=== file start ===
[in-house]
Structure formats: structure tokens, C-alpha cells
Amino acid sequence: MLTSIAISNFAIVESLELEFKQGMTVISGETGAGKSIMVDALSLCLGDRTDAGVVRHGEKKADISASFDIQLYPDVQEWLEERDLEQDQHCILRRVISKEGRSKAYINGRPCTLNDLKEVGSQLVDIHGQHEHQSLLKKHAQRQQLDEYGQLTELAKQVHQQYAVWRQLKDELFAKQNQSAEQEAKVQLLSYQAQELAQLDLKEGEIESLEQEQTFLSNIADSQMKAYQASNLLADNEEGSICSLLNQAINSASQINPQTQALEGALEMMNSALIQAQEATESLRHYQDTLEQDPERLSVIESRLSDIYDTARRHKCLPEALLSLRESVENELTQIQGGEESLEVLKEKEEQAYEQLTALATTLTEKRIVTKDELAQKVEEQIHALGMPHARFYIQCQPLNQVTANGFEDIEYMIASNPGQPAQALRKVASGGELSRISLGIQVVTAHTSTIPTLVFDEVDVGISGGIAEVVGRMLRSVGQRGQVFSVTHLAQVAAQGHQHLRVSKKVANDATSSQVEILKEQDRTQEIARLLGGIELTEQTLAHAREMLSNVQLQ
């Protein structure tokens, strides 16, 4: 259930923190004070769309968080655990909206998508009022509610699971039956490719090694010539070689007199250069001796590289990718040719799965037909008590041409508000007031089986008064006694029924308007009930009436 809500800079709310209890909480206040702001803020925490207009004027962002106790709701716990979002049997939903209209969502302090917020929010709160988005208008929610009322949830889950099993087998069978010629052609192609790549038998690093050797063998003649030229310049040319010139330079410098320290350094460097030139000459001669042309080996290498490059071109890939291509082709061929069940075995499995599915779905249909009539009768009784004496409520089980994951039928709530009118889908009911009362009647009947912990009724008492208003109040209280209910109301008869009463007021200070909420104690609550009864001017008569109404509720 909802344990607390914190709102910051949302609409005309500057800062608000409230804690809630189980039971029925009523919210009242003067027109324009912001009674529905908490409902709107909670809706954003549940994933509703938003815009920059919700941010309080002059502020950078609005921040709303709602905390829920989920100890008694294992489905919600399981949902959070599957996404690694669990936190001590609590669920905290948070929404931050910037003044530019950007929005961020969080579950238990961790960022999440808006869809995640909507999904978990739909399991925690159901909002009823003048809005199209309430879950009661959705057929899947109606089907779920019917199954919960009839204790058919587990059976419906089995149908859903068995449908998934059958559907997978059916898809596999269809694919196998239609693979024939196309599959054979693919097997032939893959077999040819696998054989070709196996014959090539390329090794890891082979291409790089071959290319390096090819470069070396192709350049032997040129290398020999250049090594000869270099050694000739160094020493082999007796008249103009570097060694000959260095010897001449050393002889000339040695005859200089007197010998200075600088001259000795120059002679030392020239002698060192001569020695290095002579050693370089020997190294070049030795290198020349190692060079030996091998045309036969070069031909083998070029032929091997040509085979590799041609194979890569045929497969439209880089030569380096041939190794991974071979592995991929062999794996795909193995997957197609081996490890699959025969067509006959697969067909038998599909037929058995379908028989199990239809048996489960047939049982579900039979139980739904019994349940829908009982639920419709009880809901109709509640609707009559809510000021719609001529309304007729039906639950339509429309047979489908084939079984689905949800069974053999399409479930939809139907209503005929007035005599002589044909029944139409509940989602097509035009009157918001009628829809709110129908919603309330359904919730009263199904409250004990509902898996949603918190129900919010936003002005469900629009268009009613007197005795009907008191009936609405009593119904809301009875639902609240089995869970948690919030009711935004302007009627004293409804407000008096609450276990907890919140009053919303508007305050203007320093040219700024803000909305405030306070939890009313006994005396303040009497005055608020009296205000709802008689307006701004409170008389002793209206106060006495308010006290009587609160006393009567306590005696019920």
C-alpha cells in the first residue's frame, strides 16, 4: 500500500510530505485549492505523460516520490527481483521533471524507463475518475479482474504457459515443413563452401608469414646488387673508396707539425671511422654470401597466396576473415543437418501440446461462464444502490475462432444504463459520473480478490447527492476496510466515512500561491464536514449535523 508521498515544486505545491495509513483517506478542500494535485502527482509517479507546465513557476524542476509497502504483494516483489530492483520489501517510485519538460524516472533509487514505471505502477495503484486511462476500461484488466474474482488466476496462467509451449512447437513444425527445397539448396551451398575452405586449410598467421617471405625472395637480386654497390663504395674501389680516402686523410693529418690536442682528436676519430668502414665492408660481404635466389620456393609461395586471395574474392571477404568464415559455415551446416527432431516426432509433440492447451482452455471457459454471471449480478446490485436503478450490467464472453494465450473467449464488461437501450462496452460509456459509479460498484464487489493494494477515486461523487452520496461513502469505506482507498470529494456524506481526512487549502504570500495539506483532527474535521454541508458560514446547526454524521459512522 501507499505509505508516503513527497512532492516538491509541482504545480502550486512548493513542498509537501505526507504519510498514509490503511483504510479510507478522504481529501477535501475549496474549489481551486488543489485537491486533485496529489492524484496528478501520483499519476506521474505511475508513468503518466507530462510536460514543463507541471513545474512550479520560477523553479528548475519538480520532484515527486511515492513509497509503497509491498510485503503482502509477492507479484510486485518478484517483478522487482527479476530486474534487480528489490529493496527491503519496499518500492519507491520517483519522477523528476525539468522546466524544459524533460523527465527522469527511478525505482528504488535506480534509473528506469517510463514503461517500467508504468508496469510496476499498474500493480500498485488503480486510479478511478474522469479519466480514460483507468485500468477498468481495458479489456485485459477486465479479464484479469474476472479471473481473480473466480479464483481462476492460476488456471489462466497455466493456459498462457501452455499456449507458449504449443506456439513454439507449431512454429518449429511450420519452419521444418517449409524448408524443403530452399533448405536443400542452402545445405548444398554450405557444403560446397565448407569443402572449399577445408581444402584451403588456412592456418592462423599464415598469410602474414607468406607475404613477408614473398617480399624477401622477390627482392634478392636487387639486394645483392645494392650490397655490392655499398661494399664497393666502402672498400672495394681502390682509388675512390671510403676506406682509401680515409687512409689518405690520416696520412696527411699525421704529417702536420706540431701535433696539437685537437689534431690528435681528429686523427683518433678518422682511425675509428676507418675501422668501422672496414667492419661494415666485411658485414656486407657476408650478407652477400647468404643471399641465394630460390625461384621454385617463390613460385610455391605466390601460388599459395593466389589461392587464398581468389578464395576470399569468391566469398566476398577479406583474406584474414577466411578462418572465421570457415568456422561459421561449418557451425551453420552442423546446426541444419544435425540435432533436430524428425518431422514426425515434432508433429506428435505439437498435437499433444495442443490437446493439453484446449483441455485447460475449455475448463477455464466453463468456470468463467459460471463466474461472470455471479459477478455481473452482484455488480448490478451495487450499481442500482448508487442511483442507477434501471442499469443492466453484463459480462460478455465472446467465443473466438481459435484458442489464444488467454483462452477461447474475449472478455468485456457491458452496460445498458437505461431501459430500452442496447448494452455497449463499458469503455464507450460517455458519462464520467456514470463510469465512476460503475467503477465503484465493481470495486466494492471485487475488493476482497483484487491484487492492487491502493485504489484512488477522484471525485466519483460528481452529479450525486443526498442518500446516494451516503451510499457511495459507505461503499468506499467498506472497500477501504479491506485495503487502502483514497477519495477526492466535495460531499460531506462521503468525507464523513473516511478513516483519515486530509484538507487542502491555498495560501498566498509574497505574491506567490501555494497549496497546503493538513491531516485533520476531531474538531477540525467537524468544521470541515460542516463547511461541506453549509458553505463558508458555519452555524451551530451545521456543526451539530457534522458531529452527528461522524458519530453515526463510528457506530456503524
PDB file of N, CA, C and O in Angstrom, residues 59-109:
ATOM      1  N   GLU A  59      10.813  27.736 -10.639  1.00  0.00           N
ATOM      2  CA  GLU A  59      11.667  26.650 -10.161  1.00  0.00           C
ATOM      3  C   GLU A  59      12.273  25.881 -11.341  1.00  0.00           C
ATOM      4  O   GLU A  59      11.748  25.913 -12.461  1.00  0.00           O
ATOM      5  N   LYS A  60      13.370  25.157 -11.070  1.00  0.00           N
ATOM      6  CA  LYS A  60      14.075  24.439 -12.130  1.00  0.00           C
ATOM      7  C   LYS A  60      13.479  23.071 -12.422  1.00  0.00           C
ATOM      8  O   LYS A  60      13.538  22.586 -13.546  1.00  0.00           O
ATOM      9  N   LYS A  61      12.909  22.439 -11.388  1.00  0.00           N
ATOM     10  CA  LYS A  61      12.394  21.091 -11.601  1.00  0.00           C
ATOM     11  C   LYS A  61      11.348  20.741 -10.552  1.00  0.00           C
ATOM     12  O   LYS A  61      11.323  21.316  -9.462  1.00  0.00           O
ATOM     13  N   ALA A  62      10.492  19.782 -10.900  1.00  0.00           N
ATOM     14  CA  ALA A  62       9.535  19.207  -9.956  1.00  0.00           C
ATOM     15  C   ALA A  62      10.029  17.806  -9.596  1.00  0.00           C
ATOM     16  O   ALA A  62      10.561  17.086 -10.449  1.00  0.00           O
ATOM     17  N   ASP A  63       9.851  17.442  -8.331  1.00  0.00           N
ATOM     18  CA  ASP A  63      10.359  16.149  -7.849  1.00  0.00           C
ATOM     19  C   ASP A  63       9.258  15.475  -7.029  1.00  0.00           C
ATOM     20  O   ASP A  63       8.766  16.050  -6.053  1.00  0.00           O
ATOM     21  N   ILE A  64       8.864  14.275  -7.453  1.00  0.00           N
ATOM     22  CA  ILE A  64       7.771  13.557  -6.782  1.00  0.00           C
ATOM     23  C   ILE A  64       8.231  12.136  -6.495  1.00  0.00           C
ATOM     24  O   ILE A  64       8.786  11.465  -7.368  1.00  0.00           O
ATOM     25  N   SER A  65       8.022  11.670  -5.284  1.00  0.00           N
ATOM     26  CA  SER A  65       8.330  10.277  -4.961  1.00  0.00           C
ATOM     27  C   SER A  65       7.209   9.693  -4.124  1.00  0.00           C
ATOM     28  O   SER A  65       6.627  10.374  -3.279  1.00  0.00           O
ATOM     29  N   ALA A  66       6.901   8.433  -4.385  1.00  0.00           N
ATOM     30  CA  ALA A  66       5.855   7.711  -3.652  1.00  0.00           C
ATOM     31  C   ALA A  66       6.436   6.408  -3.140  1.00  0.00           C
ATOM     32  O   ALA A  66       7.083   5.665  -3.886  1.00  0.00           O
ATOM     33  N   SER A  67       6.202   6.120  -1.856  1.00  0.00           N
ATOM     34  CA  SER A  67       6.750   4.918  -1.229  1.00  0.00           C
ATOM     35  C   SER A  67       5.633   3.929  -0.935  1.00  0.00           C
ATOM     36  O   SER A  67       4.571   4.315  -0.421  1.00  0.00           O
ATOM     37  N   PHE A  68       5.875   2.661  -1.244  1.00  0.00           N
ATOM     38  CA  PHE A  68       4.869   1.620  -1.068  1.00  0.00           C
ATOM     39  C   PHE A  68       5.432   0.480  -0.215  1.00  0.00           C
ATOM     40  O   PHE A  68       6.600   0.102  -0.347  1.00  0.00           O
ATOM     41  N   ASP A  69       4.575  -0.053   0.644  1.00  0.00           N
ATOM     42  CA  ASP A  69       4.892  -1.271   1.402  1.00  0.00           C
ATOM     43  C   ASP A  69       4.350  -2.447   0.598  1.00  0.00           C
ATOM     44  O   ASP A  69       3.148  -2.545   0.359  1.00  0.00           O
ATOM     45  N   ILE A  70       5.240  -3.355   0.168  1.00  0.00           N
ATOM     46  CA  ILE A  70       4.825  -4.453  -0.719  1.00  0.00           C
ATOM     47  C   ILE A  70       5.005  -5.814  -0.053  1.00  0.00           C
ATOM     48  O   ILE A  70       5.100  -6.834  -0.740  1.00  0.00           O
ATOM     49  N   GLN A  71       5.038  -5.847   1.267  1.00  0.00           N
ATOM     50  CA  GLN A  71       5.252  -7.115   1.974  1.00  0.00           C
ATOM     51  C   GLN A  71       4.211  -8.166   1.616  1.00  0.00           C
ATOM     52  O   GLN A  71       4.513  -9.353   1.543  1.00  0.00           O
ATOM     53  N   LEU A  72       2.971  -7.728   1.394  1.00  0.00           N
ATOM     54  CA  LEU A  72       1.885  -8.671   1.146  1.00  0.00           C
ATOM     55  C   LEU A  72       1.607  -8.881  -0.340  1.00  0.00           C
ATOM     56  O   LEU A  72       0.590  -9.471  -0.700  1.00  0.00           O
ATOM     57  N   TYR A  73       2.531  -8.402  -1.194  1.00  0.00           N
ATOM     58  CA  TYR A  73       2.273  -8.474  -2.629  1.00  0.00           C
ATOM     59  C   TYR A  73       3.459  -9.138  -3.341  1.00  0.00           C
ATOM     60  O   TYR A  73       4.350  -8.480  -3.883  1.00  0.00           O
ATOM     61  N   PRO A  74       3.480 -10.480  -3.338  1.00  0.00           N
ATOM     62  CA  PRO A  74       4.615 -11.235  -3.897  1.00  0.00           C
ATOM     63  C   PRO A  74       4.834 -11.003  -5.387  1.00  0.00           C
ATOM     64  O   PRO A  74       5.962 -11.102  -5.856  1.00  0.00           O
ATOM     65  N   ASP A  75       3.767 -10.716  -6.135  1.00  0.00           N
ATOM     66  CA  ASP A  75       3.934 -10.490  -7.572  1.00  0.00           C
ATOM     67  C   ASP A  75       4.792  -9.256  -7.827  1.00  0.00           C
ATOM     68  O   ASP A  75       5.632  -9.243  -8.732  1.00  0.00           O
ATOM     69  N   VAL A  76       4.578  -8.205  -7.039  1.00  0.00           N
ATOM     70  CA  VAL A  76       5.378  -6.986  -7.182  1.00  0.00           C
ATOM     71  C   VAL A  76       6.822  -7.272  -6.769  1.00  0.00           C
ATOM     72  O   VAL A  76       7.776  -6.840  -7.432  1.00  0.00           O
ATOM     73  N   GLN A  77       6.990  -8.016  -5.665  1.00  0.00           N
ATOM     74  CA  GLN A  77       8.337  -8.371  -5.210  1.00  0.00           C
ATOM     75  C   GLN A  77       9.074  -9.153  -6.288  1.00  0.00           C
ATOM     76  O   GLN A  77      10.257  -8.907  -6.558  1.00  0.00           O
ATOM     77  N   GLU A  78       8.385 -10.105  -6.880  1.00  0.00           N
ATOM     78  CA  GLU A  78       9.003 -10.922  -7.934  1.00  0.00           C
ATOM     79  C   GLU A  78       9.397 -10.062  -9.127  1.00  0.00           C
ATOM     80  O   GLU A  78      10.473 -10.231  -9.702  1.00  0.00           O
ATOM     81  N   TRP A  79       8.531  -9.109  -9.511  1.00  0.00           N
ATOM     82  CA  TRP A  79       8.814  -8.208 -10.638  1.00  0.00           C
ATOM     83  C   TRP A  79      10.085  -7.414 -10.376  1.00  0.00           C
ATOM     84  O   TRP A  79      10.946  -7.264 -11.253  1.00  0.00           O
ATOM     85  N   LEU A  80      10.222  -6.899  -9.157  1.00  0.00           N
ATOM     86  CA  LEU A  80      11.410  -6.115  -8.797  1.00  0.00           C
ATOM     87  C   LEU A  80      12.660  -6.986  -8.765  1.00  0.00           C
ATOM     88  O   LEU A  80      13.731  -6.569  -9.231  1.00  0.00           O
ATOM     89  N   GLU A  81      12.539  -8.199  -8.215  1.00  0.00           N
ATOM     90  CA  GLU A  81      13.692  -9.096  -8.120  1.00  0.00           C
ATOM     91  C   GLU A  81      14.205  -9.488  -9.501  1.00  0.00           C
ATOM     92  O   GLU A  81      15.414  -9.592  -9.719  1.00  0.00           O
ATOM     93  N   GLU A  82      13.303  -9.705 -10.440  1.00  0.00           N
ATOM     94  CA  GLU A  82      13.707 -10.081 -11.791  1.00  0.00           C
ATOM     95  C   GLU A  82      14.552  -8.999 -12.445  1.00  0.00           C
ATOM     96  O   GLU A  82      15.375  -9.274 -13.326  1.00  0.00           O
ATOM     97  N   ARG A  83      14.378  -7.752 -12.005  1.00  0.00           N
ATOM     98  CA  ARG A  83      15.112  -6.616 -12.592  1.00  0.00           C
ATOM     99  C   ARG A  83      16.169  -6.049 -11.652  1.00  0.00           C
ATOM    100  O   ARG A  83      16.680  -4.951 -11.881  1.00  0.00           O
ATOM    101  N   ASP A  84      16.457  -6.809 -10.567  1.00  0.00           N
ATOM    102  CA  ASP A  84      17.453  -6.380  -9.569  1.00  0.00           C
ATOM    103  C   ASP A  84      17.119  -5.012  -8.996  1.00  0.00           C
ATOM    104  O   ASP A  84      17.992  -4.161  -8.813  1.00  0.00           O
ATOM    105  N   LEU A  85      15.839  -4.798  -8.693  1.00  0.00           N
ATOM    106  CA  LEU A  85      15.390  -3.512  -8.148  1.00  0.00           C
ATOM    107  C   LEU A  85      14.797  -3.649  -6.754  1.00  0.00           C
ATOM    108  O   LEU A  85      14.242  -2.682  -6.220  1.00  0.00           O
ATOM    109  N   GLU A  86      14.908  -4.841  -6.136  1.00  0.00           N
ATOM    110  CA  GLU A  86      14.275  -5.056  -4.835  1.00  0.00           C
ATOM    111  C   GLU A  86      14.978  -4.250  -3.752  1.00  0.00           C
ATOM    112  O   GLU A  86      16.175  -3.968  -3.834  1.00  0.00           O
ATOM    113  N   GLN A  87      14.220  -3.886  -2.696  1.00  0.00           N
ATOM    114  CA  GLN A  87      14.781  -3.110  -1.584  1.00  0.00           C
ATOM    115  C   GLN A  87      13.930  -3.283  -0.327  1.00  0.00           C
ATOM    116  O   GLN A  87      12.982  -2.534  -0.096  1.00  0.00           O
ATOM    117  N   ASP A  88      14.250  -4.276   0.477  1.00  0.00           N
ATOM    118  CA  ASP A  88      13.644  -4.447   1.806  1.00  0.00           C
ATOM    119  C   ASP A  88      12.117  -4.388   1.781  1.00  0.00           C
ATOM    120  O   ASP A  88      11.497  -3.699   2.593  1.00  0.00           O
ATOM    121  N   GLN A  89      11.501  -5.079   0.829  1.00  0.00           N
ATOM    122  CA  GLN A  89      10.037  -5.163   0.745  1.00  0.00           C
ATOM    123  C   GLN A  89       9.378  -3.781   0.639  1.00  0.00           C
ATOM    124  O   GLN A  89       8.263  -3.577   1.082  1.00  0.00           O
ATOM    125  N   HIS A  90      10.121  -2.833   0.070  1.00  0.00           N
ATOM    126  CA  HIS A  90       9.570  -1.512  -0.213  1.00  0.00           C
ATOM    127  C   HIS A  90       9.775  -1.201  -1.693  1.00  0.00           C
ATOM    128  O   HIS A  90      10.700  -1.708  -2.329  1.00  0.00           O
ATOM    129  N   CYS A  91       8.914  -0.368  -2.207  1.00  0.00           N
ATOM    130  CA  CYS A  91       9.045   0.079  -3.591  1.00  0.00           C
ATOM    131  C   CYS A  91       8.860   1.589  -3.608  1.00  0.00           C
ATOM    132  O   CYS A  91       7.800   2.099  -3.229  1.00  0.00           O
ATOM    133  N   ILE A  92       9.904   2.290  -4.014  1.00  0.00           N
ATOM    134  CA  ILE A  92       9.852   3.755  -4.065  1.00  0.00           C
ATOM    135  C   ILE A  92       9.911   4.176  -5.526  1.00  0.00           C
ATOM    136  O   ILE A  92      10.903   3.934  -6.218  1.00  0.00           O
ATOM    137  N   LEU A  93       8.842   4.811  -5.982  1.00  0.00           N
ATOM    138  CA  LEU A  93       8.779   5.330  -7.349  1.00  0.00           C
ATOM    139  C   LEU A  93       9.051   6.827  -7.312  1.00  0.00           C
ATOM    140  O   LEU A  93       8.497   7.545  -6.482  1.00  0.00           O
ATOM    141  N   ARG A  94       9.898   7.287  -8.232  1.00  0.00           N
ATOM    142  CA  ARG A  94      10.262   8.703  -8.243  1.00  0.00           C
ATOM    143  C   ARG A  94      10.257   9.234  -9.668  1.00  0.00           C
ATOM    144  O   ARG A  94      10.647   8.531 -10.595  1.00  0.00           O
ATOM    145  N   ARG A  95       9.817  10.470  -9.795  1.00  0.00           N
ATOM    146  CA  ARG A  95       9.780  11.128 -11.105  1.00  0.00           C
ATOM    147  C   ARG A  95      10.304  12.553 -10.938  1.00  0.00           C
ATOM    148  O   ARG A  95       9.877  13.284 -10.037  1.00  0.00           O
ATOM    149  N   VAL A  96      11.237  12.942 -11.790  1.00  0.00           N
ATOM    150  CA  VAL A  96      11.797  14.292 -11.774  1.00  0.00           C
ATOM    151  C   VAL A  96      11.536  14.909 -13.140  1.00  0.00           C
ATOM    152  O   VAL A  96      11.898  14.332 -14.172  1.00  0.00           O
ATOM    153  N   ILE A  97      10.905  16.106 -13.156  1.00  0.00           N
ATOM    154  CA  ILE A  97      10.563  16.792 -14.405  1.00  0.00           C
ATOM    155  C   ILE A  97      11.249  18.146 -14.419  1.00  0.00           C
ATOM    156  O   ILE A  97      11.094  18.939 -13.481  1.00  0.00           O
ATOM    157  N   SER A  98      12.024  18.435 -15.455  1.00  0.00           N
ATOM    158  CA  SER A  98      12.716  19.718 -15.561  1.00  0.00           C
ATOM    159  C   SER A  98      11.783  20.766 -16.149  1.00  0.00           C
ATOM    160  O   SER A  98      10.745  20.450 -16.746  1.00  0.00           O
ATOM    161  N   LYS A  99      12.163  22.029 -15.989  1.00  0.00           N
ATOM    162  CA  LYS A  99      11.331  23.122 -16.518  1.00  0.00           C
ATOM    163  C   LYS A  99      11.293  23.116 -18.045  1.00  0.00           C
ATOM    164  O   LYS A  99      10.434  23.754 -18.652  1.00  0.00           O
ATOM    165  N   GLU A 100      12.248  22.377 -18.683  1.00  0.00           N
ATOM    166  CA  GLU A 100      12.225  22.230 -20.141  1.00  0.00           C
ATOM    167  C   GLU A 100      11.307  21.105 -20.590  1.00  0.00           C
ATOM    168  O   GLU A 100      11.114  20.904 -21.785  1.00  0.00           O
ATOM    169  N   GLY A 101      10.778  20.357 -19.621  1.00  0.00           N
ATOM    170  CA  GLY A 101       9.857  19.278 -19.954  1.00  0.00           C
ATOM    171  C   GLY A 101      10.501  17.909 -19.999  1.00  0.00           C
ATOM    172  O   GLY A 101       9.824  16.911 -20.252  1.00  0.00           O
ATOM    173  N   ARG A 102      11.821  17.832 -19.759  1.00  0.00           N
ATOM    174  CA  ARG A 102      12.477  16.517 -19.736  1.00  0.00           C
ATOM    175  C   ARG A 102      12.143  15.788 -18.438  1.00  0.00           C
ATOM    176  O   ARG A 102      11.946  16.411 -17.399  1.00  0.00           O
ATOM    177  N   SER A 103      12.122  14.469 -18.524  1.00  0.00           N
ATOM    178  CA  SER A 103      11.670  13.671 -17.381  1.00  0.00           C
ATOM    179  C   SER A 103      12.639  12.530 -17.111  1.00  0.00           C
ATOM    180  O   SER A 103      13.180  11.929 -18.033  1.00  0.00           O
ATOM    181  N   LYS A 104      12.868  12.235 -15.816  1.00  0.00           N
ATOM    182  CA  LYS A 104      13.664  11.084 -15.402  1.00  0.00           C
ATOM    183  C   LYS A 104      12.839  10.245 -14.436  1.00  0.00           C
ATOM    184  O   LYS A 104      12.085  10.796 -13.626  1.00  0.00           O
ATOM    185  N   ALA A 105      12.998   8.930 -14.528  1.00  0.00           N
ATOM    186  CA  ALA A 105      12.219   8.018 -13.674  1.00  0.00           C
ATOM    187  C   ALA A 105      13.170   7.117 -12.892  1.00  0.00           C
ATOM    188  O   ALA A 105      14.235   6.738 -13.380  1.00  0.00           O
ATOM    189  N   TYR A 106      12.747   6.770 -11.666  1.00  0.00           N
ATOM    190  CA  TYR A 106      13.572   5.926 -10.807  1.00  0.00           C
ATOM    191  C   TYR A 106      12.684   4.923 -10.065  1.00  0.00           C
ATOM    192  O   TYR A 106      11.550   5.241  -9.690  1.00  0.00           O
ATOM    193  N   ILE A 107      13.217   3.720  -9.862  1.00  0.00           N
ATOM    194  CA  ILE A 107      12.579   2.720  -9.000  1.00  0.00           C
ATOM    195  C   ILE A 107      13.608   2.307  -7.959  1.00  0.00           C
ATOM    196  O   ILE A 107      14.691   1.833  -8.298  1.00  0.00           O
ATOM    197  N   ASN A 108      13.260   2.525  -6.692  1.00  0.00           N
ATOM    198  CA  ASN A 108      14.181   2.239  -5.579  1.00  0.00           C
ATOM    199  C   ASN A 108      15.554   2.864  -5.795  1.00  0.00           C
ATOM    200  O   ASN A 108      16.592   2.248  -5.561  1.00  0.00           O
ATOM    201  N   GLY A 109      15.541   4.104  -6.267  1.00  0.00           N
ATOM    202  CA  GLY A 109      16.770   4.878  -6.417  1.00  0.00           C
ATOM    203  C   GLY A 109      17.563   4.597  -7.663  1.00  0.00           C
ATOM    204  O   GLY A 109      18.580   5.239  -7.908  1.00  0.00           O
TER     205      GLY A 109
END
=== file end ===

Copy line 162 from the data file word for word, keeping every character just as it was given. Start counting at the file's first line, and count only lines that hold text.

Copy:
ATOM    156  O   ILE A  97      11.094  18.939 -13.481  1.00  0.00           O